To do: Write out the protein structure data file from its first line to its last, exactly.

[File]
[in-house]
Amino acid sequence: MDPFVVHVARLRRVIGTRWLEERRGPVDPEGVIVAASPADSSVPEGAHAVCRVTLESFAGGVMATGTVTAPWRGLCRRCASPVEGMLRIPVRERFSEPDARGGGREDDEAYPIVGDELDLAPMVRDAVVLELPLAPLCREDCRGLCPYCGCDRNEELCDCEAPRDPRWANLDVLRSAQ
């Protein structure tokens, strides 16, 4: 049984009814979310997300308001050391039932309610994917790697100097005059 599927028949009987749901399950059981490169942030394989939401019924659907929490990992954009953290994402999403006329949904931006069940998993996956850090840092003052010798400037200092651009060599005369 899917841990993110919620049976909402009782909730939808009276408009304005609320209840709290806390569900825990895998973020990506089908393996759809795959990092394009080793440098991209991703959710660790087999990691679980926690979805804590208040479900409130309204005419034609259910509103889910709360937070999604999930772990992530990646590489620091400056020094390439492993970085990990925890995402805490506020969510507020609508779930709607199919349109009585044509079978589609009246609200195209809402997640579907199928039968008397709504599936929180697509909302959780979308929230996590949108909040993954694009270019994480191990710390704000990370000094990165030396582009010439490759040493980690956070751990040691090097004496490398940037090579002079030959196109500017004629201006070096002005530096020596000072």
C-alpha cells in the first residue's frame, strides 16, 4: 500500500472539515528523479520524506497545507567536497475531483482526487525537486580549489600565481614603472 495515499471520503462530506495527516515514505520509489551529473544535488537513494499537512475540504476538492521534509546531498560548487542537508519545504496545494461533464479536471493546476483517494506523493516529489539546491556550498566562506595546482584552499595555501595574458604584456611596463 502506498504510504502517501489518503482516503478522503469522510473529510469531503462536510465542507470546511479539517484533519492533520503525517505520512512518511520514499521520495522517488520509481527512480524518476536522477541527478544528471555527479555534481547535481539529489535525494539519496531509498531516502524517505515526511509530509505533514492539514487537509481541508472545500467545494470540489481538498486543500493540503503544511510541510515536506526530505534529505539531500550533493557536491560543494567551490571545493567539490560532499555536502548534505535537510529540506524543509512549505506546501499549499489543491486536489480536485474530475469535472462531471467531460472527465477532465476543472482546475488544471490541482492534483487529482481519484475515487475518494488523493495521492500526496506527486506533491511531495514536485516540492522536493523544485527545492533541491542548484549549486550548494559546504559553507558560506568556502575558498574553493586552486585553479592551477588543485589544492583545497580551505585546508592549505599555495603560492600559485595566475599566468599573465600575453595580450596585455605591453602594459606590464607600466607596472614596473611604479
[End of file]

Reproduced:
[in-house]
Amino acid sequence: MDPFVVHVARLRRVIGTRWLEERRGPVDPEGVIVAASPADSSVPEGAHAVCRVTLESFAGGVMATGTVTAPWRGLCRRCASPVEGMLRIPVRERFSEPDARGGGREDDEAYPIVGDELDLAPMVRDAVVLELPLAPLCREDCRGLCPYCGCDRNEELCDCEAPRDPRWANLDVLRSAQ
């Protein structure tokens, strides 16, 4: 049984009814979310997300308001050391039932309610994917790697100097005059 599927028949009987749901399950059981490169942030394989939401019924659907929490990992954009953290994402999403006329949904931006069940998993996956850090840092003052010798400037200092651009060599005369 899917841990993110919620049976909402009782909730939808009276408009304005609320209840709290806390569900825990895998973020990506089908393996759809795959990092394009080793440098991209991703959710660790087999990691679980926690979805804590208040479900409130309204005419034609259910509103889910709360937070999604999930772990992530990646590489620091400056020094390439492993970085990990925890995402805490506020969510507020609508779930709607199919349109009585044509079978589609009246609200195209809402997640579907199928039968008397709504599936929180697509909302959780979308929230996590949108909040993954694009270019994480191990710390704000990370000094990165030396582009010439490759040493980690956070751990040691090097004496490398940037090579002079030959196109500017004629201006070096002005530096020596000072």
C-alpha cells in the first residue's frame, strides 16, 4: 500500500472539515528523479520524506497545507567536497475531483482526487525537486580549489600565481614603472 495515499471520503462530506495527516515514505520509489551529473544535488537513494499537512475540504476538492521534509546531498560548487542537508519545504496545494461533464479536471493546476483517494506523493516529489539546491556550498566562506595546482584552499595555501595574458604584456611596463 502506498504510504502517501489518503482516503478522503469522510473529510469531503462536510465542507470546511479539517484533519492533520503525517505520512512518511520514499521520495522517488520509481527512480524518476536522477541527478544528471555527479555534481547535481539529489535525494539519496531509498531516502524517505515526511509530509505533514492539514487537509481541508472545500467545494470540489481538498486543500493540503503544511510541510515536506526530505534529505539531500550533493557536491560543494567551490571545493567539490560532499555536502548534505535537510529540506524543509512549505506546501499549499489543491486536489480536485474530475469535472462531471467531460472527465477532465476543472482546475488544471490541482492534483487529482481519484475515487475518494488523493495521492500526496506527486506533491511531495514536485516540492522536493523544485527545492533541491542548484549549486550548494559546504559553507558560506568556502575558498574553493586552486585553479592551477588543485589544492583545497580551505585546508592549505599555495603560492600559485595566475599566468599573465600575453595580450596585455605591453602594459606590464607600466607596472614596473611604479